This is not a literary essay. On the contrary is a medical, rather psychological, study. Sure, this is useful for all; especially we writers. Writers are a class who are always squashed by inherent feelings. Anxiety is their birth-mate. This is my own experience too as a writer. How to tackle the situation? One easy& effective method is by taming our breath. Rishi called the technique “pranayama”. Of course we are grateful to the great ancient Indian wisdom. Here let us analyze the view of modern medical science.
Physiology of breathing& its significance
Breathing is a powerful determinant of physical state. When our breathing rate gets elevated, a number of physiological changes begin to occur. You would have noticed this yourself when you have had fright; you might suddenly gasp, feel a little breathless and a little light-headed, as well as some tingling sensations around your body. Truly, the way we breathe is a major factor in generating these & other sensations that are seen when we are anxious.
We all know that we breathe in oxygen& breathe out carbon dioxide. This process together we call respiration. Also we know this is essential for life. The inhaling of oxygen& exhaling of carbon dioxide should be in a balance for the proper functioning of our body. This balance is being maintained through how fast and how deeply we breathe. Of course, this is determined by our activity. But always the balance between the inhaled oxygen and exhaled carbon dioxide is maintained.
When we are anxious, this balance is disrupted. Essentially, we take in more oxygen than the body needs- hyperventilation the doctors call it- in other words we over-breathe. When this imbalance is detected, the body responds with a number of chemical changes that produce symptoms such as dizziness, light-headedness, confusion, breathlessness, blurred vision, and increase in heart rate to pump blood more around.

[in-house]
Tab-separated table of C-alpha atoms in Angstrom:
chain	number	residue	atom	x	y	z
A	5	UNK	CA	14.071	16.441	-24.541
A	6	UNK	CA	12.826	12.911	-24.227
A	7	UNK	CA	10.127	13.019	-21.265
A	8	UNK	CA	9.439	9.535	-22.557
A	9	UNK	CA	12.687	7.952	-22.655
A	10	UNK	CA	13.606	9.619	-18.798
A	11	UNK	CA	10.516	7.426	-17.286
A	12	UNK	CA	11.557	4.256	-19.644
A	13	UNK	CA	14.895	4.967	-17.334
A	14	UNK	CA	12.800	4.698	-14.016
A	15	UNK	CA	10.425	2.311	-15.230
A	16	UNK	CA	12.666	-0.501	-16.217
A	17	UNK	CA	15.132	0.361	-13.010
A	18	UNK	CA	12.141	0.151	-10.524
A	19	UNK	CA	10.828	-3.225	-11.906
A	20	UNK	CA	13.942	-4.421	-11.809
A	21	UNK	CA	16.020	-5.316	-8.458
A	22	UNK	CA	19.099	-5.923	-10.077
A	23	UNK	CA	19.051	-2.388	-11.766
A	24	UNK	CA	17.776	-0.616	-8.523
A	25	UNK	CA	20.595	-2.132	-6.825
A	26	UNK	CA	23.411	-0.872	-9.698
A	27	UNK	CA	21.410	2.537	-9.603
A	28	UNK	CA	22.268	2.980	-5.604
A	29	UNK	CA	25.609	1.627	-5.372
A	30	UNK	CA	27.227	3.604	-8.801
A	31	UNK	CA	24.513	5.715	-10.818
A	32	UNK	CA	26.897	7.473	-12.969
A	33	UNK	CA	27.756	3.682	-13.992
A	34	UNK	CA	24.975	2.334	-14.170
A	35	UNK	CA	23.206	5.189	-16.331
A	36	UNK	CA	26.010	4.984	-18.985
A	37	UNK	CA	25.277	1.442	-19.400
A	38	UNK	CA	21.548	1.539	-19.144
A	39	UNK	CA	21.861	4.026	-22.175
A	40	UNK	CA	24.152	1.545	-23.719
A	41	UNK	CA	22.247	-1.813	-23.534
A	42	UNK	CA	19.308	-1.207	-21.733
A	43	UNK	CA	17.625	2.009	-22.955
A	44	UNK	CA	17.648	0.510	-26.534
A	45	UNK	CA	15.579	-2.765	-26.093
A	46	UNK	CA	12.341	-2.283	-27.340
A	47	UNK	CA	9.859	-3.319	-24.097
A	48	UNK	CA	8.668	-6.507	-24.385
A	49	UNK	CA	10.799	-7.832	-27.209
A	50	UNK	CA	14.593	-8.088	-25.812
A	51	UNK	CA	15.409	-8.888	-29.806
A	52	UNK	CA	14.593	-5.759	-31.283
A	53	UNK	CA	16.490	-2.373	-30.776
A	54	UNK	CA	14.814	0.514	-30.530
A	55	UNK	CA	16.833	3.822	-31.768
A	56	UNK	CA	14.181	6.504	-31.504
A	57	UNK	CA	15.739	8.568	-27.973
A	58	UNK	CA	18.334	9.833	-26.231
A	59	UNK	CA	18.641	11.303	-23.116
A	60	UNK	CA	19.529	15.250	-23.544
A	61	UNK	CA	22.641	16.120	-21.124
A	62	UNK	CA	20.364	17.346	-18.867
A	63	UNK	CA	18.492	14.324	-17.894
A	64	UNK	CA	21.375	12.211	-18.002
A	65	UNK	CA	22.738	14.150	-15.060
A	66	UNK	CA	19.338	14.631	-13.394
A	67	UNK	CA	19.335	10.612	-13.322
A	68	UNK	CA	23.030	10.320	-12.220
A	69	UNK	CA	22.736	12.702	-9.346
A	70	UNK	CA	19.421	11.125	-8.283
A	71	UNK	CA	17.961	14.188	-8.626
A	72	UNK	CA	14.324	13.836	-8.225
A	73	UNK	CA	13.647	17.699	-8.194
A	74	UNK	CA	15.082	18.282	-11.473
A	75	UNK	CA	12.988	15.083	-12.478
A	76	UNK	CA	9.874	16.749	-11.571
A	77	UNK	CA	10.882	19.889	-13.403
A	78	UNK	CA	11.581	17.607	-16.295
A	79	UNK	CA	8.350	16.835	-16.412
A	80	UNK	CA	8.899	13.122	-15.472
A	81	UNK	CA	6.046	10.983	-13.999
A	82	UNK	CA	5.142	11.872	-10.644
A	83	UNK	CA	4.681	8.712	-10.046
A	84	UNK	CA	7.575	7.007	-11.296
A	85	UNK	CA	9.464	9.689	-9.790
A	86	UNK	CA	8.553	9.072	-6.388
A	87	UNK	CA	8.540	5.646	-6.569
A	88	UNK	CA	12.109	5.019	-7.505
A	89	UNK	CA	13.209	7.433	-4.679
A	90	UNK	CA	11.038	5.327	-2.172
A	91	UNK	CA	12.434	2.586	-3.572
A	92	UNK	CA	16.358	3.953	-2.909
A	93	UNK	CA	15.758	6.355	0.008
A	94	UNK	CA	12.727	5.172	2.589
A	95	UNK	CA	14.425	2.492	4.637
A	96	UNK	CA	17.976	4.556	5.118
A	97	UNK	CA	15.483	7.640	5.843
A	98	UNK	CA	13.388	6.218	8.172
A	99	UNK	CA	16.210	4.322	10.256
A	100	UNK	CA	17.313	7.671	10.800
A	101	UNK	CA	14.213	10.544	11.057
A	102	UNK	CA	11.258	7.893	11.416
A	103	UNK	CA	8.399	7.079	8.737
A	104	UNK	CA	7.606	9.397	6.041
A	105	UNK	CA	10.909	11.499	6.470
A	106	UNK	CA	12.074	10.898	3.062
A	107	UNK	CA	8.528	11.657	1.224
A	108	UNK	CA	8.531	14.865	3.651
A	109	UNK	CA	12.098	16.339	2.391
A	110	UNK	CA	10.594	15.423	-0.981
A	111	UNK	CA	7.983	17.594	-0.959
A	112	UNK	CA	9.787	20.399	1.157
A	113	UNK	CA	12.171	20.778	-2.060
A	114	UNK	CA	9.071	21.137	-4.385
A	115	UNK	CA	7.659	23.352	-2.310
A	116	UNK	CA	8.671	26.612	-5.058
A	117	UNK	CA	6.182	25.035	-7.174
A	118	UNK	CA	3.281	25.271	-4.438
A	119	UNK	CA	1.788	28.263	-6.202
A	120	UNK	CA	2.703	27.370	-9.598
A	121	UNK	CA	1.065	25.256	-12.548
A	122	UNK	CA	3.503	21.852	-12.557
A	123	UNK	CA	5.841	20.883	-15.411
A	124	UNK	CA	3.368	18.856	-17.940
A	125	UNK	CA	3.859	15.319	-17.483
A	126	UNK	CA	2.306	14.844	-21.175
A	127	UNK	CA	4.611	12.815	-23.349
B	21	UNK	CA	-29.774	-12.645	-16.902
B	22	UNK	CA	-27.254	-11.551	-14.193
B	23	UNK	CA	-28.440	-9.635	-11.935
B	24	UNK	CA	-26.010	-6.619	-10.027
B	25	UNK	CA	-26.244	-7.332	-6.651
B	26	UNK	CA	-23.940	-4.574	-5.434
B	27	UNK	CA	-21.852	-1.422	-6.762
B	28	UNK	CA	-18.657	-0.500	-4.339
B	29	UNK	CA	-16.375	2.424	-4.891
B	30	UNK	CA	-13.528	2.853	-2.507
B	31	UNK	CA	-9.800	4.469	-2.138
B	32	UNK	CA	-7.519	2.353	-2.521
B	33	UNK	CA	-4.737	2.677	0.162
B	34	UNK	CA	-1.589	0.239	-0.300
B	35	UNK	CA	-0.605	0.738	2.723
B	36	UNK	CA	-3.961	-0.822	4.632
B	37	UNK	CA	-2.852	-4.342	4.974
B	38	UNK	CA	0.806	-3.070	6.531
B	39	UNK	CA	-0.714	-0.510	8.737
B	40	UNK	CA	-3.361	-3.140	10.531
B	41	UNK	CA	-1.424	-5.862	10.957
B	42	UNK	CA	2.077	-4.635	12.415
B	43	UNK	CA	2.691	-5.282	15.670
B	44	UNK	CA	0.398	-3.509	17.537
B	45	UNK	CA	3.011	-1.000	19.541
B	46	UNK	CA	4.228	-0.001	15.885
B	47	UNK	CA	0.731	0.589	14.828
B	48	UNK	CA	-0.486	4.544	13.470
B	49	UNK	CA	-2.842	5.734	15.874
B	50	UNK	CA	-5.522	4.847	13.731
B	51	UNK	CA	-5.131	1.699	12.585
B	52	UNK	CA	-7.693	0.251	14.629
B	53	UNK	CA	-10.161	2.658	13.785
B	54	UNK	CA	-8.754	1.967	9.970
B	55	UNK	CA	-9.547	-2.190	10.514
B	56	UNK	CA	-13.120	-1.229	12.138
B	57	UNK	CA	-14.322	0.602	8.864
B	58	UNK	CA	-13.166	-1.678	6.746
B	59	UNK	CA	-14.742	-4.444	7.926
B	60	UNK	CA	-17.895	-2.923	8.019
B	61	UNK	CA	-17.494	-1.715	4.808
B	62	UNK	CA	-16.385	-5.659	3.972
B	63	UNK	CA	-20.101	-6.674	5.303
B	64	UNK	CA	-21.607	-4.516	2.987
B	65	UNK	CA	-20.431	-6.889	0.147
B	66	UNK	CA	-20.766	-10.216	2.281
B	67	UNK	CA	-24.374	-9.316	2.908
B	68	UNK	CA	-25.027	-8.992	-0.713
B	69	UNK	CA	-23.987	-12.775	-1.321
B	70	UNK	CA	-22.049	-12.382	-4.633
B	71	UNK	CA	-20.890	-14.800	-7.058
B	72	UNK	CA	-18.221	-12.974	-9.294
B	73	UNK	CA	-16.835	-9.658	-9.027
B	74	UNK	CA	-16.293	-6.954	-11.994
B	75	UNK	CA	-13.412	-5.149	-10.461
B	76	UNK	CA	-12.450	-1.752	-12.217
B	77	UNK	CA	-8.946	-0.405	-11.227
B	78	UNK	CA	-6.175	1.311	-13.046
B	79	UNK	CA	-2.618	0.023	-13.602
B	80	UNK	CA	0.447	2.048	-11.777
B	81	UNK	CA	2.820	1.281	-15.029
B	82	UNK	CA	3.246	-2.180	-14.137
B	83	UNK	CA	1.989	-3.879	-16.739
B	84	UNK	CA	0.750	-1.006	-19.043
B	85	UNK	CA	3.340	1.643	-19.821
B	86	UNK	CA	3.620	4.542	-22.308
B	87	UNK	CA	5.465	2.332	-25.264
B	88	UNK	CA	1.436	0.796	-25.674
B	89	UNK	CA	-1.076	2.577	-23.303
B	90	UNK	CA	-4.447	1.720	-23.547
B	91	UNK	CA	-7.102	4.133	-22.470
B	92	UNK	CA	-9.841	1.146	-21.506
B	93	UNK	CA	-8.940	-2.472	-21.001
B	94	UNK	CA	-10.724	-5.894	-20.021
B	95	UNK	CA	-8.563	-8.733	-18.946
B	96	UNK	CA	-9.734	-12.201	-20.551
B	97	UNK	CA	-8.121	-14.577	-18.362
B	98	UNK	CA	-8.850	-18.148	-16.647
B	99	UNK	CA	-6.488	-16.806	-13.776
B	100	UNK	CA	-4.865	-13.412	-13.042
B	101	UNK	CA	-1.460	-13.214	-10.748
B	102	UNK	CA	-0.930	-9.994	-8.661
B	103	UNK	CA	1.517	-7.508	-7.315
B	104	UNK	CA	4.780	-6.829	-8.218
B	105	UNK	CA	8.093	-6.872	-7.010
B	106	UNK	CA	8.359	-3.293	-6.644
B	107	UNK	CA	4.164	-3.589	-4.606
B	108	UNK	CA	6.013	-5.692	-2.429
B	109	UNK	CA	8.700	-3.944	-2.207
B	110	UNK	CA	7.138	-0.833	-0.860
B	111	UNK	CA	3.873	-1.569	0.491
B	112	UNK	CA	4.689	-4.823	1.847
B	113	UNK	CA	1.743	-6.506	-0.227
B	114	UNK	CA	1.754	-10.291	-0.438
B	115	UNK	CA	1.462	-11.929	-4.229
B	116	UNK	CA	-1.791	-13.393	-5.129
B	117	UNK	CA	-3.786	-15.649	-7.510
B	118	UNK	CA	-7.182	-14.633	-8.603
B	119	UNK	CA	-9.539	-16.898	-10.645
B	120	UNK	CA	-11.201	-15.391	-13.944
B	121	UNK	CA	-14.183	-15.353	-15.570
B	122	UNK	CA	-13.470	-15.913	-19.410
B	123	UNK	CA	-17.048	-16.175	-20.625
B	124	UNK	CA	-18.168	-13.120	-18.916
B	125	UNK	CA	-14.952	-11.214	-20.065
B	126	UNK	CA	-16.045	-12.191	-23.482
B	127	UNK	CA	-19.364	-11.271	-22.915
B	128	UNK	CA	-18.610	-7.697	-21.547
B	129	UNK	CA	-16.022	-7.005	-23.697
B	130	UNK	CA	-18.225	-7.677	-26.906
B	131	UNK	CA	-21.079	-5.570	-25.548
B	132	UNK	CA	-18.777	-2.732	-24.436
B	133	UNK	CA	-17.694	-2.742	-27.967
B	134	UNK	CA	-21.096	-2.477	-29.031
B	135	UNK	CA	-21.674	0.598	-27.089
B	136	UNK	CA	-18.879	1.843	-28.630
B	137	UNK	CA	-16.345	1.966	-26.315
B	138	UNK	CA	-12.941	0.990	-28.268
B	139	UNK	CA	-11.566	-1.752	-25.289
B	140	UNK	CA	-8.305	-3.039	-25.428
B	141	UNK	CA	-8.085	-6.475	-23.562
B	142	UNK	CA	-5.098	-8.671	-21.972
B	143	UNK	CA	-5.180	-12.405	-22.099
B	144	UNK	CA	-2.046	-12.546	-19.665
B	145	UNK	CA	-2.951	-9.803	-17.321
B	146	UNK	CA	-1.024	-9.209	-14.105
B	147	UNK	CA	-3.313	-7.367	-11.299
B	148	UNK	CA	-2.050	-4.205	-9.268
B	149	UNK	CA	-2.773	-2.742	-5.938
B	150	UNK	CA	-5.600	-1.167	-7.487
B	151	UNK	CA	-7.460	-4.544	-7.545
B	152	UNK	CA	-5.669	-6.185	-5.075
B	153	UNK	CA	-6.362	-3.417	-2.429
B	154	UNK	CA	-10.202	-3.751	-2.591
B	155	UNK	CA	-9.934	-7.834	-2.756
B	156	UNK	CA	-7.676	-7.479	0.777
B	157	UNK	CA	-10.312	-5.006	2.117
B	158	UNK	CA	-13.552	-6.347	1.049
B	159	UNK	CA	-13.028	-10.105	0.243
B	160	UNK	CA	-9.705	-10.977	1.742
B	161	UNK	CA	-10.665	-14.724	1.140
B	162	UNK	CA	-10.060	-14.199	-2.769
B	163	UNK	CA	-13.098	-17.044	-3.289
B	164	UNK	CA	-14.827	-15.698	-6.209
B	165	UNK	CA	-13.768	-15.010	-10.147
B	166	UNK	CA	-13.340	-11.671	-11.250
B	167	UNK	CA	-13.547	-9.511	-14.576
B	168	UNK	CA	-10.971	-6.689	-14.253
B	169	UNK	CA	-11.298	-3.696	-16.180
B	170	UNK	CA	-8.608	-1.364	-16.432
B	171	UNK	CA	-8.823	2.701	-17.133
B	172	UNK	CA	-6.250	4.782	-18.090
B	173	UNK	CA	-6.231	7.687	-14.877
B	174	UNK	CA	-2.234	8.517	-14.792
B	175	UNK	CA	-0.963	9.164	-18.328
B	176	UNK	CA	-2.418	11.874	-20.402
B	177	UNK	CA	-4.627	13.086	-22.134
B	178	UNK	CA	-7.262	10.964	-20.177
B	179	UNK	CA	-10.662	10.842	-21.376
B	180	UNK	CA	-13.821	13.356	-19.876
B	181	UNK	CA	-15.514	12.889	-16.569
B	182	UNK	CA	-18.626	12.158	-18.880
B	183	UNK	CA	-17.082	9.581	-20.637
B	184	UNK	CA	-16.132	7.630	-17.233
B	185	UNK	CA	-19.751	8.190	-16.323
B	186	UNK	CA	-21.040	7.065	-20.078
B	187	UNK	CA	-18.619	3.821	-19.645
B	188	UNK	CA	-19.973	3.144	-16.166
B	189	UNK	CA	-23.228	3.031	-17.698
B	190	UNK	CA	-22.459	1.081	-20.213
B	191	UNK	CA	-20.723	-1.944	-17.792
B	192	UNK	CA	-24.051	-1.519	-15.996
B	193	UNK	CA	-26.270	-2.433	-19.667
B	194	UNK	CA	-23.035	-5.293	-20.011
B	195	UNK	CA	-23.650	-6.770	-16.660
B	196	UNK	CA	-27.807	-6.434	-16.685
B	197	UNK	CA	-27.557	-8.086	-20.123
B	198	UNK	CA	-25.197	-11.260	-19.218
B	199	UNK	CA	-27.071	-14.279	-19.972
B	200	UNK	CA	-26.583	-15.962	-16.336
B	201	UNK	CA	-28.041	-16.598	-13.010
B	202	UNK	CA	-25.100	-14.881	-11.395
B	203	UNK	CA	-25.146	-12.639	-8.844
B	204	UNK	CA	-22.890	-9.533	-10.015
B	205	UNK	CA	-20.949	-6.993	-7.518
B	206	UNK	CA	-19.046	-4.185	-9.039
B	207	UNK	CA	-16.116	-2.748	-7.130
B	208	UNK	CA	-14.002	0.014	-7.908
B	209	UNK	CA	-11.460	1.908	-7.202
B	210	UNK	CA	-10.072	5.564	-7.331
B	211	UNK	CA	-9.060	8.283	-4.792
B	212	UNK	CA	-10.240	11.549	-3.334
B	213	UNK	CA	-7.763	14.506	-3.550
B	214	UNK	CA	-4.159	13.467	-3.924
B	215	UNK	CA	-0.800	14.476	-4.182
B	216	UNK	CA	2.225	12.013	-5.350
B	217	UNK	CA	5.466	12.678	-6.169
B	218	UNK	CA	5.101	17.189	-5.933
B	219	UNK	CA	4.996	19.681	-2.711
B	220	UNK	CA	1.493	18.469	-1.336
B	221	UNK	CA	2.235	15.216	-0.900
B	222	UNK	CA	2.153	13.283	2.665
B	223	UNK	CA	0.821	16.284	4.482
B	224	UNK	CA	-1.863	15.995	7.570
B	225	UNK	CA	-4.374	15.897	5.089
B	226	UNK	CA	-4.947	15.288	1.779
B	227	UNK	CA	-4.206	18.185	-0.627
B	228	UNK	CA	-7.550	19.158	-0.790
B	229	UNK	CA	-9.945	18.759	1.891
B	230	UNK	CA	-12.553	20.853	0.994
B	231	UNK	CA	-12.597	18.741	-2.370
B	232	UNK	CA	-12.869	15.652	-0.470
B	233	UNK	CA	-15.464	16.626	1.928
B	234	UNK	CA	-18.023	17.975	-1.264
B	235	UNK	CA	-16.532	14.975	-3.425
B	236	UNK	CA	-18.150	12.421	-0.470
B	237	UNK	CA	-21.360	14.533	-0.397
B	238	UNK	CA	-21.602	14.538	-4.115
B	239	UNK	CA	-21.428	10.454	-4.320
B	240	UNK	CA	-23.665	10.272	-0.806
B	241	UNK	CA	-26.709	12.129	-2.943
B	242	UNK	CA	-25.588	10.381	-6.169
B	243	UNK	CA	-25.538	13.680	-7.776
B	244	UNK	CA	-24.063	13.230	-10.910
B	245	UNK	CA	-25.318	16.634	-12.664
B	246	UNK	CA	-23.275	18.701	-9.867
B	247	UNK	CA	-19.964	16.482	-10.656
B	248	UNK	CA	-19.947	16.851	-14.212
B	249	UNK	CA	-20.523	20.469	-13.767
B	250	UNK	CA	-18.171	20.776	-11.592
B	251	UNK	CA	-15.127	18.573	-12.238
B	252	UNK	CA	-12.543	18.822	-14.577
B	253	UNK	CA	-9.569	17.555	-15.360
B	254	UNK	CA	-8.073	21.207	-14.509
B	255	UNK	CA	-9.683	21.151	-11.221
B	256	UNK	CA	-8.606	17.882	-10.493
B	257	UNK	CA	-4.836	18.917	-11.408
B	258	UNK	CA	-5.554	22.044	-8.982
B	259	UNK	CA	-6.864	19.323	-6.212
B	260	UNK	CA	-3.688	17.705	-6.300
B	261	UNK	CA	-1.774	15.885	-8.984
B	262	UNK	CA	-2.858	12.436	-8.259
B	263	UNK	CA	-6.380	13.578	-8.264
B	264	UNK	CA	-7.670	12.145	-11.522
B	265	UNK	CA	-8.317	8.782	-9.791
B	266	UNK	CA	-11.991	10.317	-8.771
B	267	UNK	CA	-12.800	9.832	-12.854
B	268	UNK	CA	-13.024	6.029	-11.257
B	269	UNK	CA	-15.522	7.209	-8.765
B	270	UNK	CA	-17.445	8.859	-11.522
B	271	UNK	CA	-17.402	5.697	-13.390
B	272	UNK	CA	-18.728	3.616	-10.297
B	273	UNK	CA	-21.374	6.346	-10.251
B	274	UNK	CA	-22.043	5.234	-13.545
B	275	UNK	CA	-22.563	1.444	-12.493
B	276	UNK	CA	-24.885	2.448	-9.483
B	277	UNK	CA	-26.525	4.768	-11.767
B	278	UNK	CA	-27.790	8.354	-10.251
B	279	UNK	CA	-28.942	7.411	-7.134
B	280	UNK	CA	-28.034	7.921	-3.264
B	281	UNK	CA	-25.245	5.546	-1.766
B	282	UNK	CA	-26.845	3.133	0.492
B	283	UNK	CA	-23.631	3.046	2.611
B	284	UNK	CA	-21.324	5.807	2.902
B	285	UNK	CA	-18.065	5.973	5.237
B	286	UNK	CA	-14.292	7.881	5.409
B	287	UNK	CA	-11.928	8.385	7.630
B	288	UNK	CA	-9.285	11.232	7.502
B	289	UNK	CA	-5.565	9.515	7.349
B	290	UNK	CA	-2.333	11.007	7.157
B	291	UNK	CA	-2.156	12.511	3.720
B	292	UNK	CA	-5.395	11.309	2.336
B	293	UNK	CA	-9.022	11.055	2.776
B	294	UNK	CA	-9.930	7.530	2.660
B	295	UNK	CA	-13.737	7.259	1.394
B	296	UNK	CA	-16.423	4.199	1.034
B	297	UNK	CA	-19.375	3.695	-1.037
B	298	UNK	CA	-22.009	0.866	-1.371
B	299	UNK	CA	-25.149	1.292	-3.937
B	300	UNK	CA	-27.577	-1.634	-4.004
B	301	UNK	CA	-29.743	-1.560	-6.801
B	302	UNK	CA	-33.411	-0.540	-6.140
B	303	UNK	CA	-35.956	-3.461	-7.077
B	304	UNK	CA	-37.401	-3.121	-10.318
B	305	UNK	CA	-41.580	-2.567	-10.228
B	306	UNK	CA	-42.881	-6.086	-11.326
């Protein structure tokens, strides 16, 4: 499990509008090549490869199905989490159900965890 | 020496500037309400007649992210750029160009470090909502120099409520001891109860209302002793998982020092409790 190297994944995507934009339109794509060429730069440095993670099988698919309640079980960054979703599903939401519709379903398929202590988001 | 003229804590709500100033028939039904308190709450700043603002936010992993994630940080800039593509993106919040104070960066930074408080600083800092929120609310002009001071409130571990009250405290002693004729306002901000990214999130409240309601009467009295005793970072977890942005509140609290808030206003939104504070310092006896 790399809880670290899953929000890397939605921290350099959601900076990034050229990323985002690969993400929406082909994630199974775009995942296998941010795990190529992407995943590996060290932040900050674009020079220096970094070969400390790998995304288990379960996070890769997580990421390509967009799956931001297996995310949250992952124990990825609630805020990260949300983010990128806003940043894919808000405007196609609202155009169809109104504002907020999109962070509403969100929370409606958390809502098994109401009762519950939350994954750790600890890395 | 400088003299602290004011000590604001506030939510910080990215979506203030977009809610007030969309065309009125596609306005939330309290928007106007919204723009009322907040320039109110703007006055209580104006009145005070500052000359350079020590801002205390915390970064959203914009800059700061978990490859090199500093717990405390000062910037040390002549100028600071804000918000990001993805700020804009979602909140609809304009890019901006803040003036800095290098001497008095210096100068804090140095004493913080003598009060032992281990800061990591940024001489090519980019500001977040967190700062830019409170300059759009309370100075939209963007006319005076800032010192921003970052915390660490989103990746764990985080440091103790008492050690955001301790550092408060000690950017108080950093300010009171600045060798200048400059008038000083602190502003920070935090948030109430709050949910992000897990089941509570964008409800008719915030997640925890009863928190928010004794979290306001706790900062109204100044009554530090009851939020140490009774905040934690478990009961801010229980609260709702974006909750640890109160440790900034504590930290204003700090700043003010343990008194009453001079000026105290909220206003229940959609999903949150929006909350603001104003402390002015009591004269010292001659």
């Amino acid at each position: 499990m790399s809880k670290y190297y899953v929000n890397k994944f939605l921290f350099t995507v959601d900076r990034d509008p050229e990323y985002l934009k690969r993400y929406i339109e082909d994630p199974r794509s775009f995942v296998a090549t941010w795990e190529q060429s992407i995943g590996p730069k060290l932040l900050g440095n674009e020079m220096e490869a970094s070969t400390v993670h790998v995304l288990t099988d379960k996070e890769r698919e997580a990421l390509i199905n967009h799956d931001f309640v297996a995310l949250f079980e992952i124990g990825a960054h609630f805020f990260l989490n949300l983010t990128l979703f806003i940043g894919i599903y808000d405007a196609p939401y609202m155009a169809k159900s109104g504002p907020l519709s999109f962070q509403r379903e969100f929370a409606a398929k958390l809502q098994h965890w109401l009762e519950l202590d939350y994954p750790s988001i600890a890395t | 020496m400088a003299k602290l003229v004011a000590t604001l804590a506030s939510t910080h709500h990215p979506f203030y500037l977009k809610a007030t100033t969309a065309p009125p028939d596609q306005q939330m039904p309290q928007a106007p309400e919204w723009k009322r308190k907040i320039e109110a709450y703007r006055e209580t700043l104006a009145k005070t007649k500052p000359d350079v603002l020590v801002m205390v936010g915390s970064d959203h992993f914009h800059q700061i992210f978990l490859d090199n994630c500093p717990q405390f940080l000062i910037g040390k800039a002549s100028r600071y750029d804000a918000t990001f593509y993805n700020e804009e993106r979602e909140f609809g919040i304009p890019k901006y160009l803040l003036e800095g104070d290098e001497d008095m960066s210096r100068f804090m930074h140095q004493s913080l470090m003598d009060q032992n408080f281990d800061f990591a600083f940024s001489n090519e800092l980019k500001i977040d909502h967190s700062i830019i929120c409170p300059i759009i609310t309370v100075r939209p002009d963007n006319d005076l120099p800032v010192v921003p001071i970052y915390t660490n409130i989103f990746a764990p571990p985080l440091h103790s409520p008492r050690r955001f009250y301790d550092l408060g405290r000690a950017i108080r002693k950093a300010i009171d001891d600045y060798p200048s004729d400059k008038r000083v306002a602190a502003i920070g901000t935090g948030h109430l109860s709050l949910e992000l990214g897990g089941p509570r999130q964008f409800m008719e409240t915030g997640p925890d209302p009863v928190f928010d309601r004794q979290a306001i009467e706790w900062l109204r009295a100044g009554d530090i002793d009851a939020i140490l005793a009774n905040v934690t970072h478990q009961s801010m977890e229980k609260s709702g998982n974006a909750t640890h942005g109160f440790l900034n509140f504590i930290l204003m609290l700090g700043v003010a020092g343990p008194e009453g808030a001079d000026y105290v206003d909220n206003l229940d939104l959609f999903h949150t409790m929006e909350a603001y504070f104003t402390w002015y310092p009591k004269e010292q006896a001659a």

-Also numbness and tingling in the extremities, cold clammy hands and muscle stiffness.
The normal rate of breathing is 10-12 breaths/minute. (What is your breathing rate?)
Over-breathing and hyperventilation are not specifically dangerous. But continued
over-breathing can leave you feeling exhausted or “on edge” so that you are more likely to respond to stressful situations with intense anxiety and panic.(Please just try!)
Gaining control over your breathing involves both slowing your rate of breathing and changing your breathing style. Use calming technique by following these steps and you will be on your way to developing a better breathing habit.
- Ensure that you are sitting on a comfortable chair or laying on a bed
- Take a breath in for 4 seconds(preferably through nose)
- Hold breath for 2 seconds
- Release the breath taking 6 seconds (preferably through nose); then pause slightly before breathing in again.
- Practise, practise, practise!
- When you first begin changing your breathing, it may be difficult to slow your breathing down to this rate. You may wish to try using a 3-in,1-hold,4-out breathing rate to start with.
- When you are doing your breathing exercises, make sure that you are using a stomach breathing style rather than a chest breathing style. You can test this by placing one hand on your stomach and the other hand on your chest. The hand on your stomach should rise when you breathe in.
- Try to practise at least once or twice a day at a time when you can relax, relatively free from distraction. This will help to develop a more relaxed breathing habit. The key to progress really is practise, so try to set aside some time each day.
By using the calming technique, you can slow your breathing down and reduce your general level anxiety. With enough practice, it can even help to reduce your anxiety when you are in an anxious situation.